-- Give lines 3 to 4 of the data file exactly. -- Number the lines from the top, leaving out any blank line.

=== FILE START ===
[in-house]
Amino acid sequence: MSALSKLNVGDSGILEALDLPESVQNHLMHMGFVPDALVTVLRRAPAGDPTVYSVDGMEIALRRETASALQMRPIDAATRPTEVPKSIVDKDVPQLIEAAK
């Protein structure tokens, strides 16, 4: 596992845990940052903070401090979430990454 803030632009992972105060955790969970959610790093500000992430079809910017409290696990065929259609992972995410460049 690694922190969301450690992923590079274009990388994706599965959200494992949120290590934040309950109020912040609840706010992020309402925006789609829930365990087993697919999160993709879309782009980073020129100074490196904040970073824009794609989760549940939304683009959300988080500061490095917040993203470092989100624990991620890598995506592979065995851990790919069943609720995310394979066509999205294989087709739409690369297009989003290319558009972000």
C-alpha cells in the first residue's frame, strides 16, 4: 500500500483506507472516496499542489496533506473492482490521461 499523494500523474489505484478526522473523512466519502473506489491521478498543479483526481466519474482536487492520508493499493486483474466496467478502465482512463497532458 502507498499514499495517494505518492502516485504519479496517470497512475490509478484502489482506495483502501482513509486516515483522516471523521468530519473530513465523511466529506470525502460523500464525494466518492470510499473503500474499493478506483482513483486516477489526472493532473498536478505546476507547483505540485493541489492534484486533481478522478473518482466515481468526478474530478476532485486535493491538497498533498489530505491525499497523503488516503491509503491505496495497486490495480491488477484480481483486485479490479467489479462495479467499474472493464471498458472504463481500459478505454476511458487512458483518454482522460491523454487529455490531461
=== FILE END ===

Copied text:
């Protein structure tokens, strides 16, 4: 596992845990940052903070401090979430990454 803030632009992972105060955790969970959610790093500000992430079809910017409290696990065929259609992972995410460049 690694922190969301450690992923590079274009990388994706599965959200494992949120290590934040309950109020912040609840706010992020309402925006789609829930365990087993697919999160993709879309782009980073020129100074490196904040970073824009794609989760549940939304683009959300988080500061490095917040993203470092989100624990991620890598995506592979065995851990790919069943609720995310394979066509999205294989087709739409690369297009989003290319558009972000």
C-alpha cells in the first residue's frame, strides 16, 4: 500500500483506507472516496499542489496533506473492482490521461 499523494500523474489505484478526522473523512466519502473506489491521478498543479483526481466519474482536487492520508493499493486483474466496467478502465482512463497532458 502507498499514499495517494505518492502516485504519479496517470497512475490509478484502489482506495483502501482513509486516515483522516471523521468530519473530513465523511466529506470525502460523500464525494466518492470510499473503500474499493478506483482513483486516477489526472493532473498536478505546476507547483505540485493541489492534484486533481478522478473518482466515481468526478474530478476532485486535493491538497498533498489530505491525499497523503488516503491509503491505496495497486490495480491488477484480481483486485479490479467489479462495479467499474472493464471498458472504463481500459478505454476511458487512458483518454482522460491523454487529455490531461